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Ann Arbor — Break time is over.

After sitting idle all last week following its Big Ten tournament title run, the real work for Michigan begins.

The third-seeded Wolverines will soon pack their bags and head west to Wichita, Kan., to face 14th-seeded Montana on Thursday night in the first round of the NCAA Tournament.

Before then, Michigan coach John Beilein and his assistants will waste no time prepping and pacing the week to make sure the team will be as sharp as possible, something it wasn’t during its intrasquad scrimmage last Friday.

“That scrimmage you (media) saw was awful,” Beilein said. “We just weren’t good. We let them know that after we reviewed the film and we had a really good practice (Sunday).

“I know it’s natural, but it’s not acceptable. They understand and that’s one thing about this team — when we try to straighten things out, they get straightened out. We’re pretty good at that.”

Despite the lackluster showing, Beilein has no worries the Wolverines will be able to maintain a “hunter” mentality in the tournament because the team puts in the same amount of work and preparation for each opponent, whether it’s Alabama A&M or Michigan State.

“We’re going after it,” Beilein said. “We had a great taste last year of what it’s like to be in the NCAA Tournament. We want to do more.”

And while Michigan is in the midst of a 10-day layoff between games, there’s no shortage of confidence it can carry over the momentum from New York to Wichita and ride it deep into March.

“The three things we do — we play hard, we play smart, we play together. I feel like if we do those things, we have some talent on the team and I feel like we can go pretty far,” sophomore guard Zavier Simpson said. “That’s the goal. We just want to stick together, focus on us and take care of the small things.”

Here are some keys for Michigan heading into the NCAA Tournament.

Shore up free-throw shooting

What has traditionally been a strength for Beilein’s Michigan teams has become its most glaring weakness as the Wolverines rank 326th in the nation in free-throw percentage at 65.9 percent.

Redshirt sophomore wing Charles Matthews and Simpson have been the biggest offenders and late-game dilemmas this season, shooting 56.1 percent and 51.9 percent, respectively. However, they weren’t the only culprits during the Big Ten tournament in New York, where Michigan shot 65.7 percent (69-for-105).

In the opening round against Iowa, the Wolverines missed 14 free throws, with several coming in crunch time. Senior guard Muhammad-Ali Abdur-Rahkman, a 75.7 percent free-throw shooter, clanked the front end of a one-and-one with 28 seconds left that allowed the Hawkeyes to tie the game and force overtime. Then with Michigan up three and 24 seconds left in overtime, sophomore center Jon Teske (55.1 percent) missed two straight free throws that gave Iowa life.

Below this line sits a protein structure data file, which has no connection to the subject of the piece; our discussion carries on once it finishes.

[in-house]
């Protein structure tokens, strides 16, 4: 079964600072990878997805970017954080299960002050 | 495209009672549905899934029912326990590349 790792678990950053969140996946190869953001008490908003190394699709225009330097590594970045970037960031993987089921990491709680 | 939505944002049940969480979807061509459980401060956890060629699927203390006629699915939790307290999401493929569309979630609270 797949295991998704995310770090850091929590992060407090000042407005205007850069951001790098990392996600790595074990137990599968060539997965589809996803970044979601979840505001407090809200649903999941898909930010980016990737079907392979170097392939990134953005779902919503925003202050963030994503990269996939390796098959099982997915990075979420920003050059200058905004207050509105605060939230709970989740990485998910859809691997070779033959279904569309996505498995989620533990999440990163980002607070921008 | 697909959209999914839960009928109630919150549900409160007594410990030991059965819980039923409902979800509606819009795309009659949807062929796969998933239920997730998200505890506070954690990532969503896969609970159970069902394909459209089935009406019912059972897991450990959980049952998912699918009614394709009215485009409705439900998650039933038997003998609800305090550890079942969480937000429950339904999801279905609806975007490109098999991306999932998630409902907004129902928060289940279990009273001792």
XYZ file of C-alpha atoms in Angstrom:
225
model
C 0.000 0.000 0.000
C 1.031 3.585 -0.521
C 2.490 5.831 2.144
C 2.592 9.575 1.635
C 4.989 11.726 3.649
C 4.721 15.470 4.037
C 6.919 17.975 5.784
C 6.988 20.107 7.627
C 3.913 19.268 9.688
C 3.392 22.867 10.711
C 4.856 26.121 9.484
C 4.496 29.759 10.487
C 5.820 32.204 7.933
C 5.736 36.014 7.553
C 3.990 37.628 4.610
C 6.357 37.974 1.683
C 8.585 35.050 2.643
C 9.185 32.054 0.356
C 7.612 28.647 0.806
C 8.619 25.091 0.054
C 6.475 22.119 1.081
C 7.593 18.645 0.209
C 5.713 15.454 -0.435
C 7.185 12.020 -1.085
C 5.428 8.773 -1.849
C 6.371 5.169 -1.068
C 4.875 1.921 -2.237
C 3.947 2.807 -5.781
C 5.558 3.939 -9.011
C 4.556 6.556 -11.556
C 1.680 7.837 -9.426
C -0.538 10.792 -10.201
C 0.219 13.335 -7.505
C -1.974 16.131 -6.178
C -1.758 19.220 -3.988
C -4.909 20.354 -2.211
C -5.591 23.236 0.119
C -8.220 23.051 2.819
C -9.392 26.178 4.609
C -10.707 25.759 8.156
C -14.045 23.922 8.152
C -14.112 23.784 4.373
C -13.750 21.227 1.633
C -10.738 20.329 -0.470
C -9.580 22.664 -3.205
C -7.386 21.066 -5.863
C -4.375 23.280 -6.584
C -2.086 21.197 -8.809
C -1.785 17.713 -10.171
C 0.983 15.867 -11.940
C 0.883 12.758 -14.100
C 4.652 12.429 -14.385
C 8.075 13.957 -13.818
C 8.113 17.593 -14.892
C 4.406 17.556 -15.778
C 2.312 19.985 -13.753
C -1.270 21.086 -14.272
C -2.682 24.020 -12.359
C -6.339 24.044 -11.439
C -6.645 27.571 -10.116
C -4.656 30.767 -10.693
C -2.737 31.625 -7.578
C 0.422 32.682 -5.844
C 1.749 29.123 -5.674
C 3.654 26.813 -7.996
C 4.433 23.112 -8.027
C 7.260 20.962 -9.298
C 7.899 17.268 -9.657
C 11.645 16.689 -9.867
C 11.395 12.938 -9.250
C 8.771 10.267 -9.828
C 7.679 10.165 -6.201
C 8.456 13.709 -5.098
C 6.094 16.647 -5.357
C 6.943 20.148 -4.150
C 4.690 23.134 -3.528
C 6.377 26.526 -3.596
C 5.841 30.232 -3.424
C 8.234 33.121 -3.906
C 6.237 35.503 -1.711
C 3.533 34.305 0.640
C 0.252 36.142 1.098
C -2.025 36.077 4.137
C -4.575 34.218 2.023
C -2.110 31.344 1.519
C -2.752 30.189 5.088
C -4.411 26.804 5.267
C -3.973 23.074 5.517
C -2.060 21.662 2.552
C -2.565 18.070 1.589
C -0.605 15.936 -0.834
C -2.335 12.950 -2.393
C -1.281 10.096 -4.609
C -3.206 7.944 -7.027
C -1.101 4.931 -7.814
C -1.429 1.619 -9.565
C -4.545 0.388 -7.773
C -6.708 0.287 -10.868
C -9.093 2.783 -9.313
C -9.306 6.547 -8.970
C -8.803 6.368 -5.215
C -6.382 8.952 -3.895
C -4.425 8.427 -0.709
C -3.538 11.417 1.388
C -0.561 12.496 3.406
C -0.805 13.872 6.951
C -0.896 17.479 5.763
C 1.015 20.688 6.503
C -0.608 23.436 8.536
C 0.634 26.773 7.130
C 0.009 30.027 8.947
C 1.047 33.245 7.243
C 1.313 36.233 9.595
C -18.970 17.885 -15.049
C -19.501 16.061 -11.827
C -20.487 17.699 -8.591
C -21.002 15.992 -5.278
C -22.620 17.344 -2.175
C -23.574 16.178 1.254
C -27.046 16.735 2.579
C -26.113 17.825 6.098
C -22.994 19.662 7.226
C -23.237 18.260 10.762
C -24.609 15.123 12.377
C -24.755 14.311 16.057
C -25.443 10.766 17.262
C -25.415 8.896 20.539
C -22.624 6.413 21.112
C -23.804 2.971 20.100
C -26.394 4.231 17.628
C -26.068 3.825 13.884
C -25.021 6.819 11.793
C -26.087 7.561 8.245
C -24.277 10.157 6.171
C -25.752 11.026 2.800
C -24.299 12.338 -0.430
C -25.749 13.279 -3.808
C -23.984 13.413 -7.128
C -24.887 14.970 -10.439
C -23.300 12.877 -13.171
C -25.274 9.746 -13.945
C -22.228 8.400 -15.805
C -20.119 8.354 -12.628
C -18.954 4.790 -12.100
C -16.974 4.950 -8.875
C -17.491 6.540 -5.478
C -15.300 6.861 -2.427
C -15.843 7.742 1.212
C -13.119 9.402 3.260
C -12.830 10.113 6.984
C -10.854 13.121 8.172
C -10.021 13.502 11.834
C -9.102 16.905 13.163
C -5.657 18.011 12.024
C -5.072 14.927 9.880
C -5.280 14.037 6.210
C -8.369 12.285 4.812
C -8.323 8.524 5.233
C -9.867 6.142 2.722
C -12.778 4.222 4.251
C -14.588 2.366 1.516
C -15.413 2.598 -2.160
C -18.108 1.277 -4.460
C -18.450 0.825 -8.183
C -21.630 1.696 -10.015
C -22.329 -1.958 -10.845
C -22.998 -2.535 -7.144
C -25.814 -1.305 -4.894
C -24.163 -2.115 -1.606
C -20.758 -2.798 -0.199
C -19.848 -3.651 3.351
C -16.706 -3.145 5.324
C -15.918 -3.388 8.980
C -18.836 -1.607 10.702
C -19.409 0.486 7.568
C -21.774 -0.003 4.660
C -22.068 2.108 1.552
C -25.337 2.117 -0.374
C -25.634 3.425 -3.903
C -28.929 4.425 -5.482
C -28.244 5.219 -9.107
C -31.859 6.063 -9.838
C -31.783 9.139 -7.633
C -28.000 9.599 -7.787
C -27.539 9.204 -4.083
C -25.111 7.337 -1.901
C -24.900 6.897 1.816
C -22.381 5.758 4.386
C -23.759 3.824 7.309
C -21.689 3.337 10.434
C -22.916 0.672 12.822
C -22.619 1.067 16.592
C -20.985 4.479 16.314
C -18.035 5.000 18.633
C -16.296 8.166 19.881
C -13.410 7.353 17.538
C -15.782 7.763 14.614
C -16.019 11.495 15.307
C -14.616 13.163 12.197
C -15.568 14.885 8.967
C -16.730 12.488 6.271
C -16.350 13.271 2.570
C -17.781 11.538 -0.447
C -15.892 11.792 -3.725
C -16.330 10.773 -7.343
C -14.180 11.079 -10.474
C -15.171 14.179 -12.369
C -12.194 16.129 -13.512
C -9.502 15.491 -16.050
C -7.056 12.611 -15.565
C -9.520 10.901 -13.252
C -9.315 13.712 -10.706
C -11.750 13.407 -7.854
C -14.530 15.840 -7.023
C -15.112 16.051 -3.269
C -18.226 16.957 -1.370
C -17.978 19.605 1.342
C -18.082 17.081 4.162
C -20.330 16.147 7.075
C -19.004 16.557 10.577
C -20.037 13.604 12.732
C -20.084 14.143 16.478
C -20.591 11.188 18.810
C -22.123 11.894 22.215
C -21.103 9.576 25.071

The Wolverines also missed nine free throws against Michigan State in the semifinals — with fifth-year senior forward Duncan Robinson (88.9 percent) and junior center Moritz Wagner (70 percent) accounting for five of those misses — and 10 against Purdue in the title game, including five straight down the stretch between Abdur-Rahkman and Simpson.

It’s an area Michigan emphasized over the break and a major cause for concern that needs to be remedied. If not, it’s a dangerous dance the could end up biting the Wolverines in any tight game that comes down to the wire.

Keep Wagner out of foul trouble

Wagner gives Michigan an advantage over most teams due to his ability to stretch opposing defenses and take opposing big men off the dribble. However, it doesn’t do the Wolverines when he’s any good when he’s not on the floor.

That was the reality in New York when Wagner picked up a foul within the first three minutes of the game against Iowa, Michigan State and Purdue and took an early seat on the bench. He was limited to 16 and 17 minutes against the Hawkeyes and Boilermakers, respectively, which is the least amount of playing time he’s received all season.

“He still has some of the dumbest fouls I’ve ever seen,” Beilein told Big Ten Network after Michigan beat Nebraska in the quarterfinals. “I’ve got to find a German way to tell him fouling is stupid.”

Wagner still managed to score at least 15 points in three of the four tournament games and leads Michigan in scoring at 14.5 points, but he has fouled out three times this season and has been whistled at least four times in six of the past nine contests.

Reopen the Poole

Freshman guard Jordan Poole entered the Big Ten tournament on a tear, scoring 30 points off the bench over the final three-regular season games.

He was never able to find a rhythm and his shooting stroke in New York, though, finishing with 13 points on 5-for-19 shooting (0-for-9 on 3-pointers) over the four-day span.

“Hopefully it’s something that will work itself out, but right now it’s probably just confidence with him,” Beilein said. “I see little areas of growth right now with things with him and then he’ll take steps backwards.”

Beilein added the arc on Poole’s shot has been low as of late and it’s something they’ve been working to correct. If Poole is able to get back on track and provide the type of bench spark he’s capable of, it would be a boon for Michigan and a major headache for opponents.

“I wouldn’t be surprised if he goes in and gets nine straight points in some games in the NCAA Tournament,” Beilein said.

WEST REGION

Michigan vs. Montana

Tip-off: 9:50 p.m., Thursday, INTRUST Bank Arena, Wichita, Kan.

TV/radio: TBS/950 AM

Records: No. 3 seed Michigan is 28-7, No. 14 seed Montana is 26-7

Next up: Winner faces winner between No. 6 Houston and No. 11 San Diego State on Saturday.

jhawkins@detroitnews.com

twitter.com/jamesbhawkins

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